Saira Banu says Dilip was often an irrepressible comic in real life. He could mimic Helen, of all people, batting his eyelashes and projecting his leg out of the slit of a towel while doing the dance Monica O my darling! He could mimic Gopi Krishna’s dances from Jhanak Jhanak Payal Baaje, and on one occasion did so in the presence of Gopi Krishna. He would convulse relatives by mimicking Saira.
Dilip loved good food, being a Punjabi Pathan. In 1995, Screen magazine wanted to start its own awards and invited Dilip to head an awards jury. He said yes — on condition that Screen accepted the interval snack menu he set out! The snacks came from Dilip-Saira’s kitchen, much to Screen’s delight and relief!
Many film personalities have referred fondly to Dilip’s care and concern for others. Hrishikesh Mukherjee said that when once he was on the verge of a nervous breakdown, Dilip took him away from the studio and drove him to Khandala and kept him there for three days. No work, only cricket, gupshup and fun. Hrishikesh was a changed man when he returned to Bombay, more relaxed and self-assured.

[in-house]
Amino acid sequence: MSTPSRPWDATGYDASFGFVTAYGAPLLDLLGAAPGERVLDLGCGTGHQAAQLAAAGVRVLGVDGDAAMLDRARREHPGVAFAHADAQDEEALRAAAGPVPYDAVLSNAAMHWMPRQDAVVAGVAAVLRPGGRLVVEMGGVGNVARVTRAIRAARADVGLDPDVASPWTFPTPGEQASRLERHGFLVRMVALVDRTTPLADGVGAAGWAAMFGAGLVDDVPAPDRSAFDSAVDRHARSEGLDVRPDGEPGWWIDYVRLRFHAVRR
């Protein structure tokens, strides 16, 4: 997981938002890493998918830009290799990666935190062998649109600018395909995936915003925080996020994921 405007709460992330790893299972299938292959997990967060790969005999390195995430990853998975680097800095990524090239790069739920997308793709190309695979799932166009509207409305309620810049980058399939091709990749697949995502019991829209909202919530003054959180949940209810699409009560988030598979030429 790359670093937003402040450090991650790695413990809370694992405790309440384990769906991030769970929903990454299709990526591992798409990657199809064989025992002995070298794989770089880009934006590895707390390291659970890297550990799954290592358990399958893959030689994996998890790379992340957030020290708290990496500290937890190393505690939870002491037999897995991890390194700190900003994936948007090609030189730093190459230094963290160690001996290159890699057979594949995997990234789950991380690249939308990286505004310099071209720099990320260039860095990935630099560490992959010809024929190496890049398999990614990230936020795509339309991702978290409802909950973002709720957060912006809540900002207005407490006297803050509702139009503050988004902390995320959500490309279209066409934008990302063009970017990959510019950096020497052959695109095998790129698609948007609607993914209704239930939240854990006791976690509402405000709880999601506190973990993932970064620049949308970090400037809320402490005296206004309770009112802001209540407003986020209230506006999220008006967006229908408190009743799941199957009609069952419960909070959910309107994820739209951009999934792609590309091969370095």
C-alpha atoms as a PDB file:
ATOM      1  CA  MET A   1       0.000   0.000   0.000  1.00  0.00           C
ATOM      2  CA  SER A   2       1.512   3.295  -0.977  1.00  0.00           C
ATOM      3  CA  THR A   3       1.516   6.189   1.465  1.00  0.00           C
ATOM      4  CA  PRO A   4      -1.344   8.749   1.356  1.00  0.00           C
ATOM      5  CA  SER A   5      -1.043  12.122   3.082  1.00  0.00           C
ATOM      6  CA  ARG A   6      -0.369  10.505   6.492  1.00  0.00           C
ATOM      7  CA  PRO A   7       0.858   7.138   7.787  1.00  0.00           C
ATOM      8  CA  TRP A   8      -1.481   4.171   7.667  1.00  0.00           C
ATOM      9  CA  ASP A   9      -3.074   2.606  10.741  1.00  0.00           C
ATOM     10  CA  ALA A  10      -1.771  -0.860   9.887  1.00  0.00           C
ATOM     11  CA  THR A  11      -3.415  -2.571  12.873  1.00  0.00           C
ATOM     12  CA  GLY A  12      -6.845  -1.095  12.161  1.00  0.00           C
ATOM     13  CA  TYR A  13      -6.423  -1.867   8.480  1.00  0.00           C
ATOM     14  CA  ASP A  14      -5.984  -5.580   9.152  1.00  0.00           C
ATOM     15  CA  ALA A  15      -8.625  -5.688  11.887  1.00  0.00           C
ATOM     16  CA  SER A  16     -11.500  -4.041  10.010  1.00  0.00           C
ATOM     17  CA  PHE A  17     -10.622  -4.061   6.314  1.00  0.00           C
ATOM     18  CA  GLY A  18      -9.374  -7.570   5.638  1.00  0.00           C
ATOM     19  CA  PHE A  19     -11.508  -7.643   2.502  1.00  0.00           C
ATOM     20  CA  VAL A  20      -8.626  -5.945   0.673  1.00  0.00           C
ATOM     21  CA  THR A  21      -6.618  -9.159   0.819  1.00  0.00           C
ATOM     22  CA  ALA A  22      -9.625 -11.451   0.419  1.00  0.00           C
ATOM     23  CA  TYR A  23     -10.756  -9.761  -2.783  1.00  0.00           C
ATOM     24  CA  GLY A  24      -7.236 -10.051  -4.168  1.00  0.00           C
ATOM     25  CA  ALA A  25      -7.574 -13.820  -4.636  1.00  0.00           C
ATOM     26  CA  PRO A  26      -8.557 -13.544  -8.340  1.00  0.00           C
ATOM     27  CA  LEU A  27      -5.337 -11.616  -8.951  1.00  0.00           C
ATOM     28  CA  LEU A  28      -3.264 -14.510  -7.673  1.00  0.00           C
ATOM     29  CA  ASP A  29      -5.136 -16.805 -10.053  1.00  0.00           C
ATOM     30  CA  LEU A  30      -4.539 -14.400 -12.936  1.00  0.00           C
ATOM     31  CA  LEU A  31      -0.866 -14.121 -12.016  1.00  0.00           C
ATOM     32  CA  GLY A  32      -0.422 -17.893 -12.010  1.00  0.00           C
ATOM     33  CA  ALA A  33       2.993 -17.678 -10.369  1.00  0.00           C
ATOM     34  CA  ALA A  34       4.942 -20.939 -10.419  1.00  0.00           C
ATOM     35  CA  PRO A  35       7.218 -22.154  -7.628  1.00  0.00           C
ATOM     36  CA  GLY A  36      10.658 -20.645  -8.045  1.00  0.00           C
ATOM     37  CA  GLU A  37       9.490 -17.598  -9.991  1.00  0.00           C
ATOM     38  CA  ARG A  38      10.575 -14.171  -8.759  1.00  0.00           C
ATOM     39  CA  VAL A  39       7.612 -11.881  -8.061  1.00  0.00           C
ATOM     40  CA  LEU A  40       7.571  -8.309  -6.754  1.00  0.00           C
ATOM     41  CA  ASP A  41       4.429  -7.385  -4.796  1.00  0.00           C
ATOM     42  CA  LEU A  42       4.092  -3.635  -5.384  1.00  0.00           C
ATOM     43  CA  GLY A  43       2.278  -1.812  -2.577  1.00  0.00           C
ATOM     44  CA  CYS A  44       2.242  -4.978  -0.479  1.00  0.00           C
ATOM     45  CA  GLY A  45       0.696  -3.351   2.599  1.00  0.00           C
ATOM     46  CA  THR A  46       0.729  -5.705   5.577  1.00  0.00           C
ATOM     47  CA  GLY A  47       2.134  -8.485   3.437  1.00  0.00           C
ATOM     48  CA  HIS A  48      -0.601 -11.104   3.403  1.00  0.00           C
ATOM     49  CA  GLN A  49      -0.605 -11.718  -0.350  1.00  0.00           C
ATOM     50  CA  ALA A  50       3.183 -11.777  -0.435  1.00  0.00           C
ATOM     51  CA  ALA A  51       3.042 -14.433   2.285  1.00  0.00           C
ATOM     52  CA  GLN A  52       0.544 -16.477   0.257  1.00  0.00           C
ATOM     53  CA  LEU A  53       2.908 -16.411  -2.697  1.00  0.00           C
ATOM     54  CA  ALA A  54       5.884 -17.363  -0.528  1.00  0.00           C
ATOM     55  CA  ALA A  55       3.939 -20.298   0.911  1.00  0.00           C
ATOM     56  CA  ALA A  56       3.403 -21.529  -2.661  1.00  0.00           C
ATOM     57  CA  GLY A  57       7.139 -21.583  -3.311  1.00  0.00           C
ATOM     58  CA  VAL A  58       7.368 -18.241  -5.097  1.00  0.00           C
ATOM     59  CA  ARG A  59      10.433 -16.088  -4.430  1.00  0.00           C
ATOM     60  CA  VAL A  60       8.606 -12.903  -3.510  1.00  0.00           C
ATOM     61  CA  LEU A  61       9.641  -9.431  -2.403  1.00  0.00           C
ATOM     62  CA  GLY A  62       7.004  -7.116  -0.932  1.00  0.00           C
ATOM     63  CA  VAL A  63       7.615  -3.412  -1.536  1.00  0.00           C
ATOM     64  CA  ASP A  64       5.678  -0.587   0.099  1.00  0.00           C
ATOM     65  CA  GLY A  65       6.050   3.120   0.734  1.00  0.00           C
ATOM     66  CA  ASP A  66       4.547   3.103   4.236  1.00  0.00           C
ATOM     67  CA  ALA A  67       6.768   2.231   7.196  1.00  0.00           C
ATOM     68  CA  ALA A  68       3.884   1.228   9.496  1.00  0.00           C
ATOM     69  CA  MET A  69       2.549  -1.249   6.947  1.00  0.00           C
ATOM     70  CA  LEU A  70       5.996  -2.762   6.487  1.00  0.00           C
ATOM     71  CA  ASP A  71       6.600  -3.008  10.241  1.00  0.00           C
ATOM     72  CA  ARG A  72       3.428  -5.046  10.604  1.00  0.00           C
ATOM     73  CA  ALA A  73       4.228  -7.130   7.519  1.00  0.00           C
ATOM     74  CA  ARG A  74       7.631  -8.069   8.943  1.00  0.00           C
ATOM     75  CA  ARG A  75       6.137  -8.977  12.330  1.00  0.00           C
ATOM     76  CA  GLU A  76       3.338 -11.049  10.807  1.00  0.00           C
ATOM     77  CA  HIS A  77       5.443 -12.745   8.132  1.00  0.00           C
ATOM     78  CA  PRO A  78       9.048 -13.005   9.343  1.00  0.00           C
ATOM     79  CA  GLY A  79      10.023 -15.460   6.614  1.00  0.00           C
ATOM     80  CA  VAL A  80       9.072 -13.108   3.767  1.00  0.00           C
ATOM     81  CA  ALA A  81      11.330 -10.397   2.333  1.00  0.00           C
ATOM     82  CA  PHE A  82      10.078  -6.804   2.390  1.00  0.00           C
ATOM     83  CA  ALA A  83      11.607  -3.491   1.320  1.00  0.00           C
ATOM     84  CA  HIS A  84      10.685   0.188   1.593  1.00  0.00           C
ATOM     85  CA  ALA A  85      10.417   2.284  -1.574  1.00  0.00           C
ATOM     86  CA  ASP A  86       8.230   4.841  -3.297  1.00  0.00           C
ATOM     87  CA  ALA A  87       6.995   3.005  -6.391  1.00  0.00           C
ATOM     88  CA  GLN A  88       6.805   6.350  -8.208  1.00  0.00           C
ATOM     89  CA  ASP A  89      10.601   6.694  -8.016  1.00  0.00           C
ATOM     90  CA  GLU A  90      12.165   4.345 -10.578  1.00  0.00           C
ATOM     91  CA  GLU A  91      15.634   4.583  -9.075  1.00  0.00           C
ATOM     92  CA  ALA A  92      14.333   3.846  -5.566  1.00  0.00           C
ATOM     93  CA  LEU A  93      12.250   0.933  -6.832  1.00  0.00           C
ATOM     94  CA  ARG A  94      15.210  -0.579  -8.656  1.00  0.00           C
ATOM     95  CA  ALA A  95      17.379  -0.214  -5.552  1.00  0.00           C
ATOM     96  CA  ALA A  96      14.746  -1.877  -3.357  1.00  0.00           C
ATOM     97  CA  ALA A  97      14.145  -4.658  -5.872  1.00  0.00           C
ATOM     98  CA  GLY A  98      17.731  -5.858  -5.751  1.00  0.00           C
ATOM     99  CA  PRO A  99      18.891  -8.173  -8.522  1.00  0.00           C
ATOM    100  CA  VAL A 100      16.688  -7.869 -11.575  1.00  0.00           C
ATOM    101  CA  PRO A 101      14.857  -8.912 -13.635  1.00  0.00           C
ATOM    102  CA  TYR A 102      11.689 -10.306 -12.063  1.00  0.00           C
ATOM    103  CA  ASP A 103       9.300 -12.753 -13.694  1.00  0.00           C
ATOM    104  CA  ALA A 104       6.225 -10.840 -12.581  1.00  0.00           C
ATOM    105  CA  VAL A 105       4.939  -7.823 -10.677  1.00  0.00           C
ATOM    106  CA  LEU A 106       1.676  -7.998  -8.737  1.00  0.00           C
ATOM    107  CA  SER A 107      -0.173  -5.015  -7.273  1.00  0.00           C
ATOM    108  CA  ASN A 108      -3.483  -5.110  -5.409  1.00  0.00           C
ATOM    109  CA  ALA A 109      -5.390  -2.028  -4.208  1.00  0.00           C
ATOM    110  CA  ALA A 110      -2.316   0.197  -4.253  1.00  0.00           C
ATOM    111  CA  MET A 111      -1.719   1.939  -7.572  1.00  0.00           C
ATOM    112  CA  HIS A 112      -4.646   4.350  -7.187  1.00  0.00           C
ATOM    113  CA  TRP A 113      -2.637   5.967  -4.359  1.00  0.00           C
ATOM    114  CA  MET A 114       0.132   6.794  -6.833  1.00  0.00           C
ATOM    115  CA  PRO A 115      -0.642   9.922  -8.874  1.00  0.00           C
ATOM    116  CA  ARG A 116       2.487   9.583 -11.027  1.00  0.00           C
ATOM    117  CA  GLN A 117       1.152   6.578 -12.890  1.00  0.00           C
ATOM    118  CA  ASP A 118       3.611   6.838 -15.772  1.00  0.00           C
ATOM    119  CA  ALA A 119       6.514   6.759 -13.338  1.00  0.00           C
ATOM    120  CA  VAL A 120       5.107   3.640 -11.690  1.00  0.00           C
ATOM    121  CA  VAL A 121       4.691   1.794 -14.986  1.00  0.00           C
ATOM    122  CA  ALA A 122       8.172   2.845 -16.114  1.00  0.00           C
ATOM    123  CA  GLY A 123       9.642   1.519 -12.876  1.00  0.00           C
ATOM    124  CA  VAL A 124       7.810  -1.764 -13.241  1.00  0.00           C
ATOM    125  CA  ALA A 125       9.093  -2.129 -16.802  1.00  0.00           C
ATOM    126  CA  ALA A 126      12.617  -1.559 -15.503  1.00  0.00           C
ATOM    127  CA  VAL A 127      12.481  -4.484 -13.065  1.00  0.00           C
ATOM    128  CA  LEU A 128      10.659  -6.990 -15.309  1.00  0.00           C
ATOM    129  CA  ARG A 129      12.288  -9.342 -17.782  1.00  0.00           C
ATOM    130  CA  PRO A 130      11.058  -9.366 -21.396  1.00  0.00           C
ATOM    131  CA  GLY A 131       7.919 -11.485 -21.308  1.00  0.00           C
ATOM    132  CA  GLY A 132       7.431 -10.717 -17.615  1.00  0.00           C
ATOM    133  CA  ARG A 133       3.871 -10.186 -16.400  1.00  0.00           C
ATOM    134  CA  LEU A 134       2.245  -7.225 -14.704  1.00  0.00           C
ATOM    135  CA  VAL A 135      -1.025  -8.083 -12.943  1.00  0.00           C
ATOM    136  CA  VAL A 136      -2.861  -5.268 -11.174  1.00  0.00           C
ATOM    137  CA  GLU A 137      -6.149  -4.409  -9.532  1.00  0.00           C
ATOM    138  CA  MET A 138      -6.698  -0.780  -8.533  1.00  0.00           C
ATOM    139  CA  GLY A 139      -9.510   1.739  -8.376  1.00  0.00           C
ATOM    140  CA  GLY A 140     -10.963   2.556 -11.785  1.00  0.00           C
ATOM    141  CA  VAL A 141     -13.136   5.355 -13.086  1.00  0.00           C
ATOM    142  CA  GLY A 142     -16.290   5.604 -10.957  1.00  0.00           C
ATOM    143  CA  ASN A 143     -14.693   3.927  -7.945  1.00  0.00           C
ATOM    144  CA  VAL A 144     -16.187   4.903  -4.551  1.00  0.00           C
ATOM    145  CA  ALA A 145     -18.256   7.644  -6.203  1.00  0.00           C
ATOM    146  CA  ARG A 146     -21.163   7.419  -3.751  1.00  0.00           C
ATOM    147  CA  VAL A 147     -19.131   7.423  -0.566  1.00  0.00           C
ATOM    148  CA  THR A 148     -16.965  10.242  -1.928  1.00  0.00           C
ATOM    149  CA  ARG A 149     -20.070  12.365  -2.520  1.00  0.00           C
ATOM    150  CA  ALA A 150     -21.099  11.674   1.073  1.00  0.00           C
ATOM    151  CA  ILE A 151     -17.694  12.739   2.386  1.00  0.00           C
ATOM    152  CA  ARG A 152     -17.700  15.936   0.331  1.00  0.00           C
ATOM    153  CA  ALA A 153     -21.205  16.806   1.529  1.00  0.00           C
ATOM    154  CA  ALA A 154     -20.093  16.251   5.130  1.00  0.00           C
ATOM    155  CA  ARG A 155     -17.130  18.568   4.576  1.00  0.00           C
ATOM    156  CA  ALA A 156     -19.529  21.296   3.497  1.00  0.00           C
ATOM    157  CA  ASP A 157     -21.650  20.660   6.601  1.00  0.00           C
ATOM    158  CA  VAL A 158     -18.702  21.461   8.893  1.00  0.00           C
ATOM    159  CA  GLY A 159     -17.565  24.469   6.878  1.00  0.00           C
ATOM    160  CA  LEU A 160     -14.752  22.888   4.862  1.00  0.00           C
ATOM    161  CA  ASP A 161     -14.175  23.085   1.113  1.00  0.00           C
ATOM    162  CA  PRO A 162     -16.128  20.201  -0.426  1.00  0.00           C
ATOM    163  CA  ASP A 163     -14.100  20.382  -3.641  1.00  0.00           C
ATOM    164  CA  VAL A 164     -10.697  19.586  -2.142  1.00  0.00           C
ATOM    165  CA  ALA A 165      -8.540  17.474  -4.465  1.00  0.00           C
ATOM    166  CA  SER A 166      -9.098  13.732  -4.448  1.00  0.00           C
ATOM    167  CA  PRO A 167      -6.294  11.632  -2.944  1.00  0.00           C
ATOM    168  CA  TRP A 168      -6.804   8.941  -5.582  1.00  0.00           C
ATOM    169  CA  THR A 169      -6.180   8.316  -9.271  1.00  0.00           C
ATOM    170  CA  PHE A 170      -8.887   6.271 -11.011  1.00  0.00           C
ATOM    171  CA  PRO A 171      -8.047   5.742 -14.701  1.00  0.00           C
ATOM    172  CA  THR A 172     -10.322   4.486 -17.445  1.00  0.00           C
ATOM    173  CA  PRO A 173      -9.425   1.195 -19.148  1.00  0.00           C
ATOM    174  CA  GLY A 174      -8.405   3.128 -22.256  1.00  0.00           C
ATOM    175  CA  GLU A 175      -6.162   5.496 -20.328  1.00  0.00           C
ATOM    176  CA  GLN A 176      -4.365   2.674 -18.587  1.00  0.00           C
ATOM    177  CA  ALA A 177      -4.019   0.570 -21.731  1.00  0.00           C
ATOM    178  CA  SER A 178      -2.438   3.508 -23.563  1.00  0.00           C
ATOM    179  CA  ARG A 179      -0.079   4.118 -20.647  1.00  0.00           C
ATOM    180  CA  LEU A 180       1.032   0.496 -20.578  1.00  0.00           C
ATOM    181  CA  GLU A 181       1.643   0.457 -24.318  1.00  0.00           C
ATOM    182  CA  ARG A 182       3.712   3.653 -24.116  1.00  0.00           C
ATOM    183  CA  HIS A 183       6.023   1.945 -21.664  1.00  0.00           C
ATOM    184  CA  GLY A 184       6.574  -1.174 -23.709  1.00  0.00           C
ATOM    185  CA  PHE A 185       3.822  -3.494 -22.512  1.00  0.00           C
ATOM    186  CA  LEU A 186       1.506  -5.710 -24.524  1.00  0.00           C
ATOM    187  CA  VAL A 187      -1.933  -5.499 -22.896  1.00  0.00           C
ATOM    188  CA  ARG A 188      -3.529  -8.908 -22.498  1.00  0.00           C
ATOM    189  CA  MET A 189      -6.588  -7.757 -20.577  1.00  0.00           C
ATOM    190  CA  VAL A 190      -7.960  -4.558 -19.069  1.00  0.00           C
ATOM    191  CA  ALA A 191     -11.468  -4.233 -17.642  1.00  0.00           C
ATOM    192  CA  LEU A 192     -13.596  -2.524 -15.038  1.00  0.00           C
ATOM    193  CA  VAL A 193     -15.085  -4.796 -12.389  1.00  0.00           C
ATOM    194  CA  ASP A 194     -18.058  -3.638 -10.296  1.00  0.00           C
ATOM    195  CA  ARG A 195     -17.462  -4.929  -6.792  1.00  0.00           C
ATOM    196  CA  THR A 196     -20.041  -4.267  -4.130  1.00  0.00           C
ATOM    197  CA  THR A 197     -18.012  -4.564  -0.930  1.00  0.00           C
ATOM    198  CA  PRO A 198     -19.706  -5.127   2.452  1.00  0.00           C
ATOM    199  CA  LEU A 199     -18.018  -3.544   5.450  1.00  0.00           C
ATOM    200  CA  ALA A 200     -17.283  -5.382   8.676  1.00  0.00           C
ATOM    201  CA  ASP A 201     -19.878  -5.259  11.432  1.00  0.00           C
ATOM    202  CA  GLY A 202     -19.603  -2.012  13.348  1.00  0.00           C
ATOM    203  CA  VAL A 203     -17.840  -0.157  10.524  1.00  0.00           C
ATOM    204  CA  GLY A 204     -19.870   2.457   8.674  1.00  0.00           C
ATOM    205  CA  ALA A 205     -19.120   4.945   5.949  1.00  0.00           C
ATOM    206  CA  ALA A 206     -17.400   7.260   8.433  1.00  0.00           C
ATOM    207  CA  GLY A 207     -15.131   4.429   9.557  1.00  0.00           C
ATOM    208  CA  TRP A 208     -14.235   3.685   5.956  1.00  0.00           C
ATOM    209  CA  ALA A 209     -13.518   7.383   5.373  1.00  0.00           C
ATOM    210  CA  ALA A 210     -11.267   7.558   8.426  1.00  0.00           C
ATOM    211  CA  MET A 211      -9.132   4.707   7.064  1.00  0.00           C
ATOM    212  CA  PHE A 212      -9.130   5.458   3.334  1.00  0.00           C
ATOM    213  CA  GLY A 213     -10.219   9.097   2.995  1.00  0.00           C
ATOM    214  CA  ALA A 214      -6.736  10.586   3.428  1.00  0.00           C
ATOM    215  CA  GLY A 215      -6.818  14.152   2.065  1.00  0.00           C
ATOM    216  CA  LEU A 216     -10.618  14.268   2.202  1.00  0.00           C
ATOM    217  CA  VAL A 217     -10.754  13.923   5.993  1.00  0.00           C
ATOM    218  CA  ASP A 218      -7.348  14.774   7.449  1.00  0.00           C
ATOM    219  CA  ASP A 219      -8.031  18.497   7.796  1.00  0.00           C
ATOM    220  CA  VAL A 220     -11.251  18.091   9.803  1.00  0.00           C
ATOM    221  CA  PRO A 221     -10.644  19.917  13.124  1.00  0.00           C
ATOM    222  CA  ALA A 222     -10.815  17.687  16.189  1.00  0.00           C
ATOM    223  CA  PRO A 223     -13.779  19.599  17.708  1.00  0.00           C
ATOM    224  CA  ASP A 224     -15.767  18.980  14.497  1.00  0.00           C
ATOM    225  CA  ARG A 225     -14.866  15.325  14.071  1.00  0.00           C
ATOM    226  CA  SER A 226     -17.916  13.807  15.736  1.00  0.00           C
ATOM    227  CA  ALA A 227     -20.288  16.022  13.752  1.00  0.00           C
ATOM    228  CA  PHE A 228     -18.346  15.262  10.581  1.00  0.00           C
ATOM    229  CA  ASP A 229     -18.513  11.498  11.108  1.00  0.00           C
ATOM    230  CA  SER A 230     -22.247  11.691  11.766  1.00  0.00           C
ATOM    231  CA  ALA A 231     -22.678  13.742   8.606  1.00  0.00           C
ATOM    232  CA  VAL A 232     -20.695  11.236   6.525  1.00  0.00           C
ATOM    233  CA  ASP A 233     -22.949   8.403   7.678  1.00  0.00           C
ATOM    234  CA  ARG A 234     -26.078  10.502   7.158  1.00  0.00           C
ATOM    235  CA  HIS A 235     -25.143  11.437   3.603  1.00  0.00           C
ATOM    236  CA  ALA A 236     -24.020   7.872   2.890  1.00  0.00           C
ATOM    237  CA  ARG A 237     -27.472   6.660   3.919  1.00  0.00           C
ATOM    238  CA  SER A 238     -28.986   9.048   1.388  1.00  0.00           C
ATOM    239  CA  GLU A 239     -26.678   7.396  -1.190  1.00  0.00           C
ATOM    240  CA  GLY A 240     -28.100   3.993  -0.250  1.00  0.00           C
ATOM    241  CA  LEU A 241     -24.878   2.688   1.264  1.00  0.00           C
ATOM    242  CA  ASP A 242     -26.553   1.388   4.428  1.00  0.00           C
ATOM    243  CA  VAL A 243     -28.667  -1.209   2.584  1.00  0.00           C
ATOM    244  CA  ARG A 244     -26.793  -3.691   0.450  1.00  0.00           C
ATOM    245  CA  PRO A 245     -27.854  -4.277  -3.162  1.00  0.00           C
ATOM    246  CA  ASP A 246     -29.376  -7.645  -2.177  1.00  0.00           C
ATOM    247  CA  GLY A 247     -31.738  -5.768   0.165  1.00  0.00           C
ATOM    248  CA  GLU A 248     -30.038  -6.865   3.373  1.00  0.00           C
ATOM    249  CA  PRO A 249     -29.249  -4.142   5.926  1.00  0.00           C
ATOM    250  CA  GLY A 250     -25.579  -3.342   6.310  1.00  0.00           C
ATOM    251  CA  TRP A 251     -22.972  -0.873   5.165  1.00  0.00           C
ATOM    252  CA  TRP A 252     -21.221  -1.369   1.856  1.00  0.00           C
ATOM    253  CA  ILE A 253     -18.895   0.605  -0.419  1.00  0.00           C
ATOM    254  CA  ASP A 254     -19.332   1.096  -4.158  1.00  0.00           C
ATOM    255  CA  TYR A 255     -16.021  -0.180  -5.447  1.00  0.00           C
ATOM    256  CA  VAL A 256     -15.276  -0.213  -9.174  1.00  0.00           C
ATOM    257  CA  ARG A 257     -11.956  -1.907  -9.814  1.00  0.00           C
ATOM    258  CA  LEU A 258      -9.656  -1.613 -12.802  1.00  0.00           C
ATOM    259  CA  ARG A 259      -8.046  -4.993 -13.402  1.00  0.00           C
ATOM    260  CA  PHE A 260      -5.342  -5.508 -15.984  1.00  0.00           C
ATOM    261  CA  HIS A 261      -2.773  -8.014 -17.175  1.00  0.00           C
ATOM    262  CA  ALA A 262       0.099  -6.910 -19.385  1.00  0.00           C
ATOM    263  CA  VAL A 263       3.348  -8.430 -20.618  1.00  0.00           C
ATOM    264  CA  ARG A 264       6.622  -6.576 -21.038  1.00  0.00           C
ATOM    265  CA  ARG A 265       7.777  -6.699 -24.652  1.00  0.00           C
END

Rishi has said (in his autobiography) that when Raj Kapoor lay critically ill in Delhi in 1988, Dilip was traumatised. He had just landed from Pakistan in Bombay. He flew to Delhi and went straight to Apollo Hospital. He spoke to the inert Raj and sobbed uncontrollably.
Sunil Dutt, a close friend of Dilip, has pointed out that when Dilip was sheriff of Bombay, he conducted a special fundraising train ride every year when he walked the length of the train and interacted with passengers. As sheriff, he helped fund many worthy causes — schools, hospital equipment, gardens and parks, a joggers’ park and a bandstand in Bandra. He visited and entertained border troops, he took part in special rallies for the armed forces.
He was an excellent speaker in Urdu and English. (Of course he had the huge advantage that being Dilip, he always compelled attention!) Lata Mangeshkar was speechless at his tribute to her before a concert at the Royal Albert Hall, London, March 1974. He compared the universality of her music to a flower’s fragrance, the waters of a brook, a mountain breeze, the sun’s rays, a child’s smile!
Lata reminded Dilip of this speech when she called on him before his final illness. She says he smiled with pleasure.
S R Madhu is a senior journalist and a member of the Rotary Club of Madras South.